chevron-thin-right chevron-thin-left brand cancel-circle search youtube-icon google-plus-icon linkedin-icon facebook-icon twitter-icon toolbox download check linkedin phone twitter-old google-plus facebook profile-male chat calendar profile-male
0 votes
I recently started evaluating TypeMock for my company and am having the following problem.


I have a collection class:
public abstract class MyAbstractCollection: IList
{
  private ArrayList list = new ArrayList();

  public void FillData()
  {
      //fill collection
      //...
  }
  protected internal ArrayList List
  {
      get
      {
          return _list;
      }
  }
  IEnumerator IEnumerable.GetEnumerator()
  {
       return _list.GetEnumerator();
  }
  //other methods
  // ...
}


Then multiple collection classes that inherit off of that
This one holds multiple MyObject's
public class MyCollection: TtgBpoCollection
{
   public MyCollection()
   {
   }

   public MyObject AddNew()
   {
      MyObject obj = new MyObject();
      List.Aadd(obj);

      return obj;
   }
}

public class MyObject
{
   private int i = 0;

   public MyObject()
   {
   }

   public int Value
   {
      get
      {
         return i;
      }
      set
      {
         i = value;
      }
   }
}


Then in my code i'm looping through the collection in my MainClass
private int Sum()
{
   MyCollection collection = new MyCollection();
   int sum = 0;

   collection.FillData();

   foreach(MyObject obj in collection)
   {
       sum = sum + obj.Value;
   }

  return sum;
}


Now in my nMock test I want to test this function by mocking collection
[Test]
public void N01_TestSum()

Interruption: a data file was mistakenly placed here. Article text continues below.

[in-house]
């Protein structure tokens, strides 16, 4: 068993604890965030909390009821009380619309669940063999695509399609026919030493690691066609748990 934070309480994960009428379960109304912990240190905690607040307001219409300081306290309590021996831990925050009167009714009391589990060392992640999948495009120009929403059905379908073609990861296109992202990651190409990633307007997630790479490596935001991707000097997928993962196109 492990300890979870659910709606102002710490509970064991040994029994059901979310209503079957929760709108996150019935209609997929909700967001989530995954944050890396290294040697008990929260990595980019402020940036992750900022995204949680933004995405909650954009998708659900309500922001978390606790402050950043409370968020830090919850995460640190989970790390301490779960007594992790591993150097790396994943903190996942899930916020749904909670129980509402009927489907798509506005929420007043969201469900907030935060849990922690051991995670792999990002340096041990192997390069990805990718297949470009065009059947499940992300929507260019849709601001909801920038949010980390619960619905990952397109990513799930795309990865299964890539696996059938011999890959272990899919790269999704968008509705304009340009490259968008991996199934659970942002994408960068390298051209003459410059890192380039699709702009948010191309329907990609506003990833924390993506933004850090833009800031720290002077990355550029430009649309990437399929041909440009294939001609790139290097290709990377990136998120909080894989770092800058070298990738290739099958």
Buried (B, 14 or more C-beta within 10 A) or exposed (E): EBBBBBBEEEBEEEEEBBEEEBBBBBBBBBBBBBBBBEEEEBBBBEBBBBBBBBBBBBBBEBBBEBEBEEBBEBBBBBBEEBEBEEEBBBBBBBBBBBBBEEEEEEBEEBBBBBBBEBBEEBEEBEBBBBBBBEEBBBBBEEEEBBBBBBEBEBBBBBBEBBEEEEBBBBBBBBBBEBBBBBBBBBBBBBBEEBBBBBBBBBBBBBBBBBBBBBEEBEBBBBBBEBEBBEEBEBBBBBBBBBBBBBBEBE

{
  MainClass main = new MainClass();
  MyCollection collection = new MyCollection();

  //fill collection with test data
  //...

  Mock collectionMock = MockManager.Mock(typeof(MyCollection));
  collectionMock .ExpectAndReturn("GetEnumerable", CreateEnumerator(collectionMock), null);

  int returnedValue = main.Sum();
  Assert.AreEqual(5, returnedValue, "Incorrect sum");
}

public IEnumerator CreateEnumerator(MyCollection collection)
{
   ArrayList list = new ArrayList();

  foreach(MyObject obj in collection)
  {
     list.Add(obj);
  }

  return list.GetEnumerator();
}


I always get the error:
MyTest.N01_TestSum : TypeMock.TypeMockException :
*** No method GetEnumerable in type MyCollection returns System.Collections.ArrayList+ArrayListEnumeratorSimple

I've simplified everything out but this gets the main idea across. I apologize for any syntax mistakes that may be in there. I'm running the latest version of TypeMock with nUnit and VS 2003.

Am I missing something or is there another way to mock a collection that is being used in a foreach loop?

Thanks!
asked by RSylvester (880 points)

17 Answers

0 votes
Ohad,
I'm confused by your answer. Your saying that my MyAbstractCollection class is implementing IEnumerable's GetEnumerator method by doing:
IEnumerator IEnumerable.GetEnumerator() 
{ 
     return _list.GetEnumerator(); 
}


Instead of IList's which would be:
public IEnumerator GetEnumerator() 
{ 
     return _list.GetEnumerator(); 
}


Is that what you're saying?

I'm not sure why we implemented that the way we did. Is there a problem with how TypeMock is trying to process this? Or did we just implement this wrong?

Thank you for your help
answered by RSylvester (880 points)
0 votes
You might want to use the TypeMock Tracer.
This will show you all your expectations and when they where called.
It is a great tool to use when trying to 'debug' the mocks.
The Tool has 3 views.
1. is the type/instance view in which you can see the instances that are mocked and the methods that are mocked/not mocked.
2. the call stack where the expectation and calls are shown.
(If you choose a line in one view the corresponding lines are shown in the other view)
3. Property view that changes with the line you choose.
answered by scott (32k points)
0 votes
Hi
I'm confused by your answer. Your saying that my MyAbstractCollection class is implementing IEnumerable's GetEnumerator method by doing:
Code: